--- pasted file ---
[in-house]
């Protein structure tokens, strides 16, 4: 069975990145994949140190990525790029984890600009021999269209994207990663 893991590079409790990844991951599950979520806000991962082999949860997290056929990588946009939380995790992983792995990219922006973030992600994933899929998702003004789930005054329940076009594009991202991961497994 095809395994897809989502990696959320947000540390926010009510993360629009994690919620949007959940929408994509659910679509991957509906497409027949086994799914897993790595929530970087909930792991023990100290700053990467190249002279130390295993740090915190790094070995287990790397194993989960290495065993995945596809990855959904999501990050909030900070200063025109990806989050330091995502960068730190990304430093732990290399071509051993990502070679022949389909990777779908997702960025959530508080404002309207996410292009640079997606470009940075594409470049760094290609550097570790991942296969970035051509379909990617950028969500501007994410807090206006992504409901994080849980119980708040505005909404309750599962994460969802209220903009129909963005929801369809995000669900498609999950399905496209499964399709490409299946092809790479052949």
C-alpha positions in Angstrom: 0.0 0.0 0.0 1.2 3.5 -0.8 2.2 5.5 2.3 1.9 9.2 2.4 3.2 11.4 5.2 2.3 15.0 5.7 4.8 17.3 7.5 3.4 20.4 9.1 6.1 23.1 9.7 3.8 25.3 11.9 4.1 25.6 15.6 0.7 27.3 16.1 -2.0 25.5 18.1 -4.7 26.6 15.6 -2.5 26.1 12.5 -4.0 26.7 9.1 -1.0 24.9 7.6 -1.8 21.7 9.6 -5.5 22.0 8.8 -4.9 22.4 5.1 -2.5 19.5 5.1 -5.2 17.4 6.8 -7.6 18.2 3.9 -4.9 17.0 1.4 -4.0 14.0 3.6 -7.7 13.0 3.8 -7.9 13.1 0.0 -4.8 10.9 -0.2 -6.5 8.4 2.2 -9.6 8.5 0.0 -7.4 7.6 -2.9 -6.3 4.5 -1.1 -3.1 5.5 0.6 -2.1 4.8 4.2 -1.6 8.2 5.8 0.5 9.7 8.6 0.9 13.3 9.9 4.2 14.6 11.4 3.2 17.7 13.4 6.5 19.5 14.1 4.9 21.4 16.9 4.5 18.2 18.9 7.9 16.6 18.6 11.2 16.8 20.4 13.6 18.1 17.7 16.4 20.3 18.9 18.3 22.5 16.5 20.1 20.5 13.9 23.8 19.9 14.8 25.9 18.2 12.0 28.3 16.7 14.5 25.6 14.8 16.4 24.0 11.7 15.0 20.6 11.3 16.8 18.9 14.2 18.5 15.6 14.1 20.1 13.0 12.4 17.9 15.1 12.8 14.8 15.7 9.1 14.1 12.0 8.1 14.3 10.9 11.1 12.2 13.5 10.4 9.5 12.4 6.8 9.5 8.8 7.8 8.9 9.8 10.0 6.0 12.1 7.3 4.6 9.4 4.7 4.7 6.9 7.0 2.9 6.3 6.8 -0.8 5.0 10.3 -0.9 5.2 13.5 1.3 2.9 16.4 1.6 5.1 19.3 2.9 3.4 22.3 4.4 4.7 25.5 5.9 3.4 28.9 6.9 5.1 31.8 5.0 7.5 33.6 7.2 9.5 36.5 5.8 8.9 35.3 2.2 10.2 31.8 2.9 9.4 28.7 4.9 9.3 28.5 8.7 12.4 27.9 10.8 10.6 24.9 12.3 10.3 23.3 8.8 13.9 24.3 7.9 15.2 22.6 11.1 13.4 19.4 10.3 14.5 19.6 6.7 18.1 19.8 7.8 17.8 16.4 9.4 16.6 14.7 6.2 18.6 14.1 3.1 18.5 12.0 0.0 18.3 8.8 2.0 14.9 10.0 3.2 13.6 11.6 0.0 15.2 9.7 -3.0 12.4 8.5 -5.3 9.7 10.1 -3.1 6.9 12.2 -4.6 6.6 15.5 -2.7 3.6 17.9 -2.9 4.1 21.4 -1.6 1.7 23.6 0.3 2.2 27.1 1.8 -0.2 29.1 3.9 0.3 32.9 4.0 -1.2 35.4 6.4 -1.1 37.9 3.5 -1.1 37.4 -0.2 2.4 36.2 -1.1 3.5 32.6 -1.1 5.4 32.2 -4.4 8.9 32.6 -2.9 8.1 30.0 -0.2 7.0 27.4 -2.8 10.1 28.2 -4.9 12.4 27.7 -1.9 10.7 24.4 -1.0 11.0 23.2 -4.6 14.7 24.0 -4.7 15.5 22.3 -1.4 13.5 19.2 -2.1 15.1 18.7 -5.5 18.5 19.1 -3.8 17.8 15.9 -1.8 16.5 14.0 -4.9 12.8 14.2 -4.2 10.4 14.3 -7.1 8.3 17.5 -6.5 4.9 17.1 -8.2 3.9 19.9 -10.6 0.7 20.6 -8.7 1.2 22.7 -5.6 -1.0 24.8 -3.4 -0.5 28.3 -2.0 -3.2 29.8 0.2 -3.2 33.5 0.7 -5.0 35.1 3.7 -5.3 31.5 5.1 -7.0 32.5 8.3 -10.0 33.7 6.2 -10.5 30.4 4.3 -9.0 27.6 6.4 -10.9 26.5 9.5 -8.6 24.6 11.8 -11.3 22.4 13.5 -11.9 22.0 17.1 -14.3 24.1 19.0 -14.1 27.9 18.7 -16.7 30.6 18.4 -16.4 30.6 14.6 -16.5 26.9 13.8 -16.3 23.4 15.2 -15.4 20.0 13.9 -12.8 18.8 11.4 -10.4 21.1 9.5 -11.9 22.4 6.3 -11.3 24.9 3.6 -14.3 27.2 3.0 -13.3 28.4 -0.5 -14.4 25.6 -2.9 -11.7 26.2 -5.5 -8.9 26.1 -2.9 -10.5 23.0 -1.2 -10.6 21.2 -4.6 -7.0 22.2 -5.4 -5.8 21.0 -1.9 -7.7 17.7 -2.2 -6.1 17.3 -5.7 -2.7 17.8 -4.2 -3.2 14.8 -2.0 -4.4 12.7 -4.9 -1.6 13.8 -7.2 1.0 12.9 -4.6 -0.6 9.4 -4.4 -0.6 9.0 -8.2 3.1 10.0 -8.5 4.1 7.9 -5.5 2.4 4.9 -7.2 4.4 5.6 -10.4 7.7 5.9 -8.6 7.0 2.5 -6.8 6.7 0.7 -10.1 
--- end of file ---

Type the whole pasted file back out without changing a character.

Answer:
[in-house]
């Protein structure tokens, strides 16, 4: 069975990145994949140190990525790029984890600009021999269209994207990663 893991590079409790990844991951599950979520806000991962082999949860997290056929990588946009939380995790992983792995990219922006973030992600994933899929998702003004789930005054329940076009594009991202991961497994 095809395994897809989502990696959320947000540390926010009510993360629009994690919620949007959940929408994509659910679509991957509906497409027949086994799914897993790595929530970087909930792991023990100290700053990467190249002279130390295993740090915190790094070995287990790397194993989960290495065993995945596809990855959904999501990050909030900070200063025109990806989050330091995502960068730190990304430093732990290399071509051993990502070679022949389909990777779908997702960025959530508080404002309207996410292009640079997606470009940075594409470049760094290609550097570790991942296969970035051509379909990617950028969500501007994410807090206006992504409901994080849980119980708040505005909404309750599962994460969802209220903009129909963005929801369809995000669900498609999950399905496209499964399709490409299946092809790479052949």
C-alpha positions in Angstrom: 0.0 0.0 0.0 1.2 3.5 -0.8 2.2 5.5 2.3 1.9 9.2 2.4 3.2 11.4 5.2 2.3 15.0 5.7 4.8 17.3 7.5 3.4 20.4 9.1 6.1 23.1 9.7 3.8 25.3 11.9 4.1 25.6 15.6 0.7 27.3 16.1 -2.0 25.5 18.1 -4.7 26.6 15.6 -2.5 26.1 12.5 -4.0 26.7 9.1 -1.0 24.9 7.6 -1.8 21.7 9.6 -5.5 22.0 8.8 -4.9 22.4 5.1 -2.5 19.5 5.1 -5.2 17.4 6.8 -7.6 18.2 3.9 -4.9 17.0 1.4 -4.0 14.0 3.6 -7.7 13.0 3.8 -7.9 13.1 0.0 -4.8 10.9 -0.2 -6.5 8.4 2.2 -9.6 8.5 0.0 -7.4 7.6 -2.9 -6.3 4.5 -1.1 -3.1 5.5 0.6 -2.1 4.8 4.2 -1.6 8.2 5.8 0.5 9.7 8.6 0.9 13.3 9.9 4.2 14.6 11.4 3.2 17.7 13.4 6.5 19.5 14.1 4.9 21.4 16.9 4.5 18.2 18.9 7.9 16.6 18.6 11.2 16.8 20.4 13.6 18.1 17.7 16.4 20.3 18.9 18.3 22.5 16.5 20.1 20.5 13.9 23.8 19.9 14.8 25.9 18.2 12.0 28.3 16.7 14.5 25.6 14.8 16.4 24.0 11.7 15.0 20.6 11.3 16.8 18.9 14.2 18.5 15.6 14.1 20.1 13.0 12.4 17.9 15.1 12.8 14.8 15.7 9.1 14.1 12.0 8.1 14.3 10.9 11.1 12.2 13.5 10.4 9.5 12.4 6.8 9.5 8.8 7.8 8.9 9.8 10.0 6.0 12.1 7.3 4.6 9.4 4.7 4.7 6.9 7.0 2.9 6.3 6.8 -0.8 5.0 10.3 -0.9 5.2 13.5 1.3 2.9 16.4 1.6 5.1 19.3 2.9 3.4 22.3 4.4 4.7 25.5 5.9 3.4 28.9 6.9 5.1 31.8 5.0 7.5 33.6 7.2 9.5 36.5 5.8 8.9 35.3 2.2 10.2 31.8 2.9 9.4 28.7 4.9 9.3 28.5 8.7 12.4 27.9 10.8 10.6 24.9 12.3 10.3 23.3 8.8 13.9 24.3 7.9 15.2 22.6 11.1 13.4 19.4 10.3 14.5 19.6 6.7 18.1 19.8 7.8 17.8 16.4 9.4 16.6 14.7 6.2 18.6 14.1 3.1 18.5 12.0 0.0 18.3 8.8 2.0 14.9 10.0 3.2 13.6 11.6 0.0 15.2 9.7 -3.0 12.4 8.5 -5.3 9.7 10.1 -3.1 6.9 12.2 -4.6 6.6 15.5 -2.7 3.6 17.9 -2.9 4.1 21.4 -1.6 1.7 23.6 0.3 2.2 27.1 1.8 -0.2 29.1 3.9 0.3 32.9 4.0 -1.2 35.4 6.4 -1.1 37.9 3.5 -1.1 37.4 -0.2 2.4 36.2 -1.1 3.5 32.6 -1.1 5.4 32.2 -4.4 8.9 32.6 -2.9 8.1 30.0 -0.2 7.0 27.4 -2.8 10.1 28.2 -4.9 12.4 27.7 -1.9 10.7 24.4 -1.0 11.0 23.2 -4.6 14.7 24.0 -4.7 15.5 22.3 -1.4 13.5 19.2 -2.1 15.1 18.7 -5.5 18.5 19.1 -3.8 17.8 15.9 -1.8 16.5 14.0 -4.9 12.8 14.2 -4.2 10.4 14.3 -7.1 8.3 17.5 -6.5 4.9 17.1 -8.2 3.9 19.9 -10.6 0.7 20.6 -8.7 1.2 22.7 -5.6 -1.0 24.8 -3.4 -0.5 28.3 -2.0 -3.2 29.8 0.2 -3.2 33.5 0.7 -5.0 35.1 3.7 -5.3 31.5 5.1 -7.0 32.5 8.3 -10.0 33.7 6.2 -10.5 30.4 4.3 -9.0 27.6 6.4 -10.9 26.5 9.5 -8.6 24.6 11.8 -11.3 22.4 13.5 -11.9 22.0 17.1 -14.3 24.1 19.0 -14.1 27.9 18.7 -16.7 30.6 18.4 -16.4 30.6 14.6 -16.5 26.9 13.8 -16.3 23.4 15.2 -15.4 20.0 13.9 -12.8 18.8 11.4 -10.4 21.1 9.5 -11.9 22.4 6.3 -11.3 24.9 3.6 -14.3 27.2 3.0 -13.3 28.4 -0.5 -14.4 25.6 -2.9 -11.7 26.2 -5.5 -8.9 26.1 -2.9 -10.5 23.0 -1.2 -10.6 21.2 -4.6 -7.0 22.2 -5.4 -5.8 21.0 -1.9 -7.7 17.7 -2.2 -6.1 17.3 -5.7 -2.7 17.8 -4.2 -3.2 14.8 -2.0 -4.4 12.7 -4.9 -1.6 13.8 -7.2 1.0 12.9 -4.6 -0.6 9.4 -4.4 -0.6 9.0 -8.2 3.1 10.0 -8.5 4.1 7.9 -5.5 2.4 4.9 -7.2 4.4 5.6 -10.4 7.7 5.9 -8.6 7.0 2.5 -6.8 6.7 0.7 -10.1 